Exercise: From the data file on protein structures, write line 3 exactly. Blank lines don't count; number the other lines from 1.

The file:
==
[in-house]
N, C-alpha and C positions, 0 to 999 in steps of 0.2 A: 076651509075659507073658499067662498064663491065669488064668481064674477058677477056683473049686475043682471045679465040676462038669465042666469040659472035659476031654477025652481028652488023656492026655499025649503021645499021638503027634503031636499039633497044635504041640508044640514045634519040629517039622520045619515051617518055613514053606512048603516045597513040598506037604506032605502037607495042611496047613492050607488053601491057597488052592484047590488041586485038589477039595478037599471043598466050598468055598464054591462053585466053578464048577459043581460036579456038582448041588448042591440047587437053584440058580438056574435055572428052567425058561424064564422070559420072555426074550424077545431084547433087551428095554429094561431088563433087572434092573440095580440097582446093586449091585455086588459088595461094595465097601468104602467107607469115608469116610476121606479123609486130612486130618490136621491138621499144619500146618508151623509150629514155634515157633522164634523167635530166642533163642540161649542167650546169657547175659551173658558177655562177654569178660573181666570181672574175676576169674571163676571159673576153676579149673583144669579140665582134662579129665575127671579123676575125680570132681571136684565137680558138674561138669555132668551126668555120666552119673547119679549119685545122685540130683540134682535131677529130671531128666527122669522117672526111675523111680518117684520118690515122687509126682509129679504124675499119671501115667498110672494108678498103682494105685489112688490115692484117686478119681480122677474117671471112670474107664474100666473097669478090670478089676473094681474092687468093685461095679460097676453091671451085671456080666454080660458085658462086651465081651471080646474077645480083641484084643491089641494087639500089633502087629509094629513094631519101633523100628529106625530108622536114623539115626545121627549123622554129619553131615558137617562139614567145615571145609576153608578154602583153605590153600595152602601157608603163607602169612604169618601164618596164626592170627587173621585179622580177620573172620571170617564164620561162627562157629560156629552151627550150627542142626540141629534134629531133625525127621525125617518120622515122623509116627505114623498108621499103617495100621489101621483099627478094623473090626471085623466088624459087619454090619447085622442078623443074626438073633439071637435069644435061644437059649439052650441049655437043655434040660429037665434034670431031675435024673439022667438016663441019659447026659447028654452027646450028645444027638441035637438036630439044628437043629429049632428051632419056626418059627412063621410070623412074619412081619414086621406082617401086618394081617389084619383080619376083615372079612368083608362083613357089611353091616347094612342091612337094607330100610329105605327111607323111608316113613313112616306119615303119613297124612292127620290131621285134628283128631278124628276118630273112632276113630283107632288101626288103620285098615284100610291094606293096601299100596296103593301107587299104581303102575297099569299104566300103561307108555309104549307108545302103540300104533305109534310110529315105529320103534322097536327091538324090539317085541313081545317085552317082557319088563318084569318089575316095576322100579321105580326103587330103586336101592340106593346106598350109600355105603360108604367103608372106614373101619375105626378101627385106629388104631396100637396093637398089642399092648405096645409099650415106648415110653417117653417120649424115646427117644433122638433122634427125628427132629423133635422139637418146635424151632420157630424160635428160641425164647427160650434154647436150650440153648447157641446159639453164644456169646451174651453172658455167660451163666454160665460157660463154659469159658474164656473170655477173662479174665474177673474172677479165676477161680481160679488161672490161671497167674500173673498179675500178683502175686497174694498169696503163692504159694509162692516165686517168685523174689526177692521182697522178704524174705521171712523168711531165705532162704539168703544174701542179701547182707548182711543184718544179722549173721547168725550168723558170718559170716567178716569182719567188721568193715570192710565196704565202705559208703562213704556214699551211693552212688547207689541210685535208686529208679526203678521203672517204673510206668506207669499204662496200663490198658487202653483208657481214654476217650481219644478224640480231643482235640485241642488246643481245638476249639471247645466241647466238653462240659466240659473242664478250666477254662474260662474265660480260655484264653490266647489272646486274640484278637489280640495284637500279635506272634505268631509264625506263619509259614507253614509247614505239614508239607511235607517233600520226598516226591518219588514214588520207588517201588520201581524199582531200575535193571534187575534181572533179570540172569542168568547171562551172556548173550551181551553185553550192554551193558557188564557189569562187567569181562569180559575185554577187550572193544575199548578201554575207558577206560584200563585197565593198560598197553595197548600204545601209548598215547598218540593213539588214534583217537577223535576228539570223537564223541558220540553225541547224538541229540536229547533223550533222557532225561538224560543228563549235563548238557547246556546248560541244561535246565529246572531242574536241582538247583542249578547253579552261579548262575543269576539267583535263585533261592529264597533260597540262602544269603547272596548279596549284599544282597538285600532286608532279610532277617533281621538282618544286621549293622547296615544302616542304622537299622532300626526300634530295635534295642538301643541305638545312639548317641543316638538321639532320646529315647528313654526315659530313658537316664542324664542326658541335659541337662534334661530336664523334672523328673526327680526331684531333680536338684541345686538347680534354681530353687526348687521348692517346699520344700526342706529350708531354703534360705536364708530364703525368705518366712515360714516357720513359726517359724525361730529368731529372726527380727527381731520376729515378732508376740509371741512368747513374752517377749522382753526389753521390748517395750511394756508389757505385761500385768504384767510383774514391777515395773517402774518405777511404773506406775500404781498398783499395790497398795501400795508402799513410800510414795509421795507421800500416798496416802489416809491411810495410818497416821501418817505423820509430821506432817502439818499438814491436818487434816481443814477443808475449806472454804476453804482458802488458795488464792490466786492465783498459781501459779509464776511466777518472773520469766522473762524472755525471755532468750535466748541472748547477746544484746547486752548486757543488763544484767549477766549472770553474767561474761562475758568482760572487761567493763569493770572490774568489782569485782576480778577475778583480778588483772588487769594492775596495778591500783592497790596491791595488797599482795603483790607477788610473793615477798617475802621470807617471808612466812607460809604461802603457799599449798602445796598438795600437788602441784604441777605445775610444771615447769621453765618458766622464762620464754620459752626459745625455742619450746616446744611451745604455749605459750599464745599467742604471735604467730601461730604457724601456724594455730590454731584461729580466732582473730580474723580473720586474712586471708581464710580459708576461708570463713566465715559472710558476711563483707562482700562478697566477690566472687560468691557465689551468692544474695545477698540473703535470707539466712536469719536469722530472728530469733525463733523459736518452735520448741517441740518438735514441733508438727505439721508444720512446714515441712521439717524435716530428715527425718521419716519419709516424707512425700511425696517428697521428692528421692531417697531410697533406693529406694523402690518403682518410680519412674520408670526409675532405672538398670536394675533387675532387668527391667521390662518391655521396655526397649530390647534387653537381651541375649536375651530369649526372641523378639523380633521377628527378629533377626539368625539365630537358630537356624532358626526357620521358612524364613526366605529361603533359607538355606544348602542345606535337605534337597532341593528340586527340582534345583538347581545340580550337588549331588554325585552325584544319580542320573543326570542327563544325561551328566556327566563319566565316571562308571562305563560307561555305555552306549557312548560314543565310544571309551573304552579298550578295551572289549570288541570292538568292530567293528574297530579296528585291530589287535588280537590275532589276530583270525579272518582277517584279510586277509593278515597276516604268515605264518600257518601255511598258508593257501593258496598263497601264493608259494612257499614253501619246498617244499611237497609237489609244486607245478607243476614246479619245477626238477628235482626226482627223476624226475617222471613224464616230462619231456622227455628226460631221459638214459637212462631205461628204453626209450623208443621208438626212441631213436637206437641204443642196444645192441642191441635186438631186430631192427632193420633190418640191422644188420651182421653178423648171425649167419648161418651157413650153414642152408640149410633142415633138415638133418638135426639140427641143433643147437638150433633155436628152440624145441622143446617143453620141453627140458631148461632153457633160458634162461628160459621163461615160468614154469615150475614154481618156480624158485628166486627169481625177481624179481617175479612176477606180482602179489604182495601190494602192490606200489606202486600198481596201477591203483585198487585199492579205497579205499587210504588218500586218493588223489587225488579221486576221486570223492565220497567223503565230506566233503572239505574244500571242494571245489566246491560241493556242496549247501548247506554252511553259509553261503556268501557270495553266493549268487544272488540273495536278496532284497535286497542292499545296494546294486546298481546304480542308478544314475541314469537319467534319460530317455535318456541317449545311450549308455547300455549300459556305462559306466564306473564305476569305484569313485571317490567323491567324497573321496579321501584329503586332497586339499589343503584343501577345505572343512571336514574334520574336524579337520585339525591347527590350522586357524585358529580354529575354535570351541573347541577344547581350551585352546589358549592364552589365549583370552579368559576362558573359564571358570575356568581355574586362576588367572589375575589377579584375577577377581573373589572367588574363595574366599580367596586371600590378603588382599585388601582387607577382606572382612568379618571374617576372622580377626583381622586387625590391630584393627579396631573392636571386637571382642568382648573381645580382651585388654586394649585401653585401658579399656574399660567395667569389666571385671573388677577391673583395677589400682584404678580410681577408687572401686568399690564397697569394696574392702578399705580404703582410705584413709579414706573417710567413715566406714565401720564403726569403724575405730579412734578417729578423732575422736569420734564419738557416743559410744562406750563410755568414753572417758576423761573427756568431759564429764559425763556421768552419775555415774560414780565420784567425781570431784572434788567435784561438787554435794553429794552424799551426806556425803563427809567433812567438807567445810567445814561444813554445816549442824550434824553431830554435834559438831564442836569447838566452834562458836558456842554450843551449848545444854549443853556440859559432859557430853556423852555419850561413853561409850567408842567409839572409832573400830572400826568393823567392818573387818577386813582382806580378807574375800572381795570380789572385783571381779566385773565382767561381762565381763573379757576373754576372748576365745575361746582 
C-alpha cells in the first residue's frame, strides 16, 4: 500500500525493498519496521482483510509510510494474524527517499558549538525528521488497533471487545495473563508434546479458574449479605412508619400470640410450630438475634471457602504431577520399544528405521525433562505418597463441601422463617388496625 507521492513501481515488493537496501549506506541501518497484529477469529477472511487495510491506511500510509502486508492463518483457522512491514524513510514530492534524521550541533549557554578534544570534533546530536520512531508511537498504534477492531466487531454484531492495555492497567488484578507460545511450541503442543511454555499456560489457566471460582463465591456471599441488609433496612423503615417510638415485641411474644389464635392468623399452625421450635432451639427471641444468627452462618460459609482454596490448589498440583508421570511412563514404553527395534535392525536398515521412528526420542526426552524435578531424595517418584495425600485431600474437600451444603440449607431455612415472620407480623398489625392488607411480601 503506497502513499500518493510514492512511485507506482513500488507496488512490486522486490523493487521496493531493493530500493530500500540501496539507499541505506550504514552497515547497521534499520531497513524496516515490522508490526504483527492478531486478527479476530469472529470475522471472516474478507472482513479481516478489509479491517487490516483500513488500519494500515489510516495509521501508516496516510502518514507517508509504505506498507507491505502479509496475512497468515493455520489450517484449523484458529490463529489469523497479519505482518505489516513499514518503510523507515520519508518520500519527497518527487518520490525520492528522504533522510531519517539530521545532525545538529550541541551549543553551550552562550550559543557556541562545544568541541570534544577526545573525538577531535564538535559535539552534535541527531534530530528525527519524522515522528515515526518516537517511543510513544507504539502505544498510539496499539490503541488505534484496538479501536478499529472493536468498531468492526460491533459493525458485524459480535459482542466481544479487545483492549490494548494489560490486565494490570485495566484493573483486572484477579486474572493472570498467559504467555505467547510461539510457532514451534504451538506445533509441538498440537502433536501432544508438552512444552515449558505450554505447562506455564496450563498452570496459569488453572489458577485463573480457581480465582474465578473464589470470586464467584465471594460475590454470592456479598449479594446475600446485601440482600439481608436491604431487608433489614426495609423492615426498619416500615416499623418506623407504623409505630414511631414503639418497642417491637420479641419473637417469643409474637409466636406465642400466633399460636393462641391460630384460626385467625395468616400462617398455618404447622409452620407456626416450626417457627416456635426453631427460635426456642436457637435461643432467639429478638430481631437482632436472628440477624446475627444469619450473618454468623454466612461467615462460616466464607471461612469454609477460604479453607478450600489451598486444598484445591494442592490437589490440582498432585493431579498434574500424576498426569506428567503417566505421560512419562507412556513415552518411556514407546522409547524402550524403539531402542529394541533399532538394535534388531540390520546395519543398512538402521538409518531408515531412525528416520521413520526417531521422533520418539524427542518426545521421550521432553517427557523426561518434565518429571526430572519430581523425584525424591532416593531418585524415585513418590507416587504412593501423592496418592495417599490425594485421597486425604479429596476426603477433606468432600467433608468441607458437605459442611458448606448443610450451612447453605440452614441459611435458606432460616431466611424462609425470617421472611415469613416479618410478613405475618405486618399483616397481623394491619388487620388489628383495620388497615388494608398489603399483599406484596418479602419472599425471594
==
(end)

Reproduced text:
C-alpha cells in the first residue's frame, strides 16, 4: 500500500525493498519496521482483510509510510494474524527517499558549538525528521488497533471487545495473563508434546479458574449479605412508619400470640410450630438475634471457602504431577520399544528405521525433562505418597463441601422463617388496625 507521492513501481515488493537496501549506506541501518497484529477469529477472511487495510491506511500510509502486508492463518483457522512491514524513510514530492534524521550541533549557554578534544570534533546530536520512531508511537498504534477492531466487531454484531492495555492497567488484578507460545511450541503442543511454555499456560489457566471460582463465591456471599441488609433496612423503615417510638415485641411474644389464635392468623399452625421450635432451639427471641444468627452462618460459609482454596490448589498440583508421570511412563514404553527395534535392525536398515521412528526420542526426552524435578531424595517418584495425600485431600474437600451444603440449607431455612415472620407480623398489625392488607411480601 503506497502513499500518493510514492512511485507506482513500488507496488512490486522486490523493487521496493531493493530500493530500500540501496539507499541505506550504514552497515547497521534499520531497513524496516515490522508490526504483527492478531486478527479476530469472529470475522471472516474478507472482513479481516478489509479491517487490516483500513488500519494500515489510516495509521501508516496516510502518514507517508509504505506498507507491505502479509496475512497468515493455520489450517484449523484458529490463529489469523497479519505482518505489516513499514518503510523507515520519508518520500519527497518527487518520490525520492528522504533522510531519517539530521545532525545538529550541541551549543553551550552562550550559543557556541562545544568541541570534544577526545573525538577531535564538535559535539552534535541527531534530530528525527519524522515522528515515526518516537517511543510513544507504539502505544498510539496499539490503541488505534484496538479501536478499529472493536468498531468492526460491533459493525458485524459480535459482542466481544479487545483492549490494548494489560490486565494490570485495566484493573483486572484477579486474572493472570498467559504467555505467547510461539510457532514451534504451538506445533509441538498440537502433536501432544508438552512444552515449558505450554505447562506455564496450563498452570496459569488453572489458577485463573480457581480465582474465578473464589470470586464467584465471594460475590454470592456479598449479594446475600446485601440482600439481608436491604431487608433489614426495609423492615426498619416500615416499623418506623407504623409505630414511631414503639418497642417491637420479641419473637417469643409474637409466636406465642400466633399460636393462641391460630384460626385467625395468616400462617398455618404447622409452620407456626416450626417457627416456635426453631427460635426456642436457637435461643432467639429478638430481631437482632436472628440477624446475627444469619450473618454468623454466612461467615462460616466464607471461612469454609477460604479453607478450600489451598486444598484445591494442592490437589490440582498432585493431579498434574500424576498426569506428567503417566505421560512419562507412556513415552518411556514407546522409547524402550524403539531402542529394541533399532538394535534388531540390520546395519543398512538402521538409518531408515531412525528416520521413520526417531521422533520418539524427542518426545521421550521432553517427557523426561518434565518429571526430572519430581523425584525424591532416593531418585524415585513418590507416587504412593501423592496418592495417599490425594485421597486425604479429596476426603477433606468432600467433608468441607458437605459442611458448606448443610450451612447453605440452614441459611435458606432460616431466611424462609425470617421472611415469613416479618410478613405475618405486618399483616397481623394491619388487620388489628383495620388497615388494608398489603399483599406484596418479602419472599425471594